Krahn, M.M., et al. (2002) Status review of Southern Resident killer whales (Orcinus orca) under the Endangered Species Act. U.S. Dept. Commerce, NOAA Tech. Memo. NMFS-NWFSC-54, 133 p.

Krahn, M.M., M.J. Ford, W.F. Perrin, P.R. Wade, R.P. Angliss, M.B. Hanson, B.L. Taylor, G.M. Ylitalo, M.E. Dahlheim, J.E. Stein, and R.S. Waples (2004) 2004 Status review of Southern Resident killer whales (Orcinus orca) under the Endangered Species Act. U.S. Dept. Commerce, NOAA Tech. Memo. NMFSNWFSC-62, 73 p.

50 CFR Part 224 [Docket No. 041213348-5285-02; I.D. 110904E] RIN 0648-AS95 Endangered and Threatened Wildlife and Plants: Endangered Status for Southern Resident Killer Whales. Federal Register, Vol 70, No. 222/ Friday November 18, 2005.

NMFS report (2006) Designation of critical habitat for southern resident killer whales.

Oliver (2008) Recovery plan for southern resident killer whales (Orcinus orca). NOAA NMFS report: Status/upload/SRKW-Recov-Plan.pdf

50 CFR Part 224 [Docket No. 070821475-81493-01] RIN 0648-AV15 Protective Regulations for Killer Whales in the Northwest Region Under the Endangered Species Act and Marine Mammal Protection Act. Federal Register, Vol. 74, No. 144, Wednesday, July 29, 2009.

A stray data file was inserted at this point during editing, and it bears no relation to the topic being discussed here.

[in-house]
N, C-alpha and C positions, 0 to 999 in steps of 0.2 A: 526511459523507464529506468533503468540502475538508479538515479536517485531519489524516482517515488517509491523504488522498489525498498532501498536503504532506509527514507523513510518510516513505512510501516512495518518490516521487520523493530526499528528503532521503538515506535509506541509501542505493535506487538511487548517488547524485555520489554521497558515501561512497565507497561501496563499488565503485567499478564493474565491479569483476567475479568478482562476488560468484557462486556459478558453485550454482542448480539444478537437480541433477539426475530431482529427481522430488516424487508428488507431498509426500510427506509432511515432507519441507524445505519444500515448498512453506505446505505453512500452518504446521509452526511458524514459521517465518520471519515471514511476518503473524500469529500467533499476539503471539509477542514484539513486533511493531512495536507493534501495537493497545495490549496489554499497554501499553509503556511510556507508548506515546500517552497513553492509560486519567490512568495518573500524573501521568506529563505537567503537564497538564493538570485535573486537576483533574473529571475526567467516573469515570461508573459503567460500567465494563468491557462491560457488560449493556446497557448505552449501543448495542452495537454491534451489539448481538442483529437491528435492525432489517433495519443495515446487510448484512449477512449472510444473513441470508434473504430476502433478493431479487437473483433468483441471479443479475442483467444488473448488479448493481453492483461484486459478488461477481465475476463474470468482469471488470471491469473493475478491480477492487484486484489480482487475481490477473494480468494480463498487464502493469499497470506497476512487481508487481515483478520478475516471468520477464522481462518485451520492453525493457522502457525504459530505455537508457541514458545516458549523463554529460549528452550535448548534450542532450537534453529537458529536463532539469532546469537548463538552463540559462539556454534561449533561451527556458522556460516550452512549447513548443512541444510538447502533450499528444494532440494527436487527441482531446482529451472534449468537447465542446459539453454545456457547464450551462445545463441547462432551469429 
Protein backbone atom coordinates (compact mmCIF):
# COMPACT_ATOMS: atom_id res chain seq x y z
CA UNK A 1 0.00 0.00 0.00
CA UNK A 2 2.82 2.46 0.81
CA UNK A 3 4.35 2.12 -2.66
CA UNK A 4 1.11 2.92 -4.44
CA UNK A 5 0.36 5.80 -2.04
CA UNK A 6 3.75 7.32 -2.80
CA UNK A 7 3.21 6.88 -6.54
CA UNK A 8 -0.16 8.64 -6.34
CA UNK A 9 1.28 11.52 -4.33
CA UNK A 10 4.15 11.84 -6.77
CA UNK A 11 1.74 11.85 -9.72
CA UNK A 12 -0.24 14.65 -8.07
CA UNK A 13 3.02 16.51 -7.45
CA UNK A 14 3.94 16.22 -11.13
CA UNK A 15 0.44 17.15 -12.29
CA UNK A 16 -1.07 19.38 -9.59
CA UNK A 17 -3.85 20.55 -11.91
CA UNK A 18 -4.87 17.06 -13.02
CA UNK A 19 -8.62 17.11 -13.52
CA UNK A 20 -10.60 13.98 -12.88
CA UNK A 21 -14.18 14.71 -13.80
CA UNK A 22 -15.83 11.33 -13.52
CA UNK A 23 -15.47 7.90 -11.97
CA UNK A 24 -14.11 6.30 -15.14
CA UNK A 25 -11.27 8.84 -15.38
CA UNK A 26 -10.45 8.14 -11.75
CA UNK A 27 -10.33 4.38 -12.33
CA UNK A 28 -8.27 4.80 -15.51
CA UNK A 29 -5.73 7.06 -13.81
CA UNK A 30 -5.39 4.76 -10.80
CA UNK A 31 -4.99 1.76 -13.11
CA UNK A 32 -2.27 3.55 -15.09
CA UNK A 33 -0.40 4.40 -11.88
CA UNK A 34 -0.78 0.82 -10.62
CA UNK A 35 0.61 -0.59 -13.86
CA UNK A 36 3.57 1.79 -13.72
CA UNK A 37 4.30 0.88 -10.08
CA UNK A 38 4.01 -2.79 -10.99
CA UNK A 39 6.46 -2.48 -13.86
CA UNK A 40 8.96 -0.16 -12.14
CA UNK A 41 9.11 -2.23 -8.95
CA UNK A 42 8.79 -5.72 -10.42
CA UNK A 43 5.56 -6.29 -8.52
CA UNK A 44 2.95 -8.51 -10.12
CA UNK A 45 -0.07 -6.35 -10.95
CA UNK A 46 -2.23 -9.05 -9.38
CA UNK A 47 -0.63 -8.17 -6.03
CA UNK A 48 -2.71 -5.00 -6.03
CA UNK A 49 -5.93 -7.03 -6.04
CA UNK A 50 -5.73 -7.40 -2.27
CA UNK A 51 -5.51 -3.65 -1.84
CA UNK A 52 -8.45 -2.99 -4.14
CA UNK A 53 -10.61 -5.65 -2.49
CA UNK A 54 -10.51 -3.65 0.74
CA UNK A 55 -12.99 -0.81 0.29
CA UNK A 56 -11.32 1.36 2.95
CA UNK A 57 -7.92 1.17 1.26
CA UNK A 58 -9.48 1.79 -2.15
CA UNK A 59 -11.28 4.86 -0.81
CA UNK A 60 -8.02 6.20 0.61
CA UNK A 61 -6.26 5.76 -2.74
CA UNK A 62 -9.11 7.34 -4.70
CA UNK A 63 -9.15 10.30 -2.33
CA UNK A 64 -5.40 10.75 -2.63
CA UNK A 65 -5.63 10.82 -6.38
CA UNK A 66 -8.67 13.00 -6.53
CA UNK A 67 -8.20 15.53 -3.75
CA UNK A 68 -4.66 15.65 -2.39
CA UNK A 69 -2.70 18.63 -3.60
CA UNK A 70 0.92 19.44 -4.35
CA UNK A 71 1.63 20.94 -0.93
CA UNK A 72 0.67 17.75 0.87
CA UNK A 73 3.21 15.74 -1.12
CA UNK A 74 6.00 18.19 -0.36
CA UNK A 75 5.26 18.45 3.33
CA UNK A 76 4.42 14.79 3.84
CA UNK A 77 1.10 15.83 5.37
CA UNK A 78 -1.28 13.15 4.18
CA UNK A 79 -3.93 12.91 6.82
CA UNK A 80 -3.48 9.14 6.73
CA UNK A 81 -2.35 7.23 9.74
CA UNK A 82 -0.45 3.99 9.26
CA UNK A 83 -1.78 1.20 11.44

RIN 0648-XV19 Endangered and Threatened Species; Initiation of 5-Year Review for Southern Resident Killer Whales. Federal Register, Vol. 75, No. 65, Tuesday, April 6, 2010.

50 CFR Part 224 [Docket No. 070821475-91169-02] RIN 0648-AV15 Protective Regulations for Killer Whales in the Northwest Region Under the Endangered Species Act and Marine Mammal Protection Act. Federal Register, Vol. 76, No. 72, Thursday, April 14, 2011.

NMFS (2011) 5-year review: summary and evaluation.

Testimonial from the Branch Chief, Protected Resources Division, NOAHH Fisheries (attached).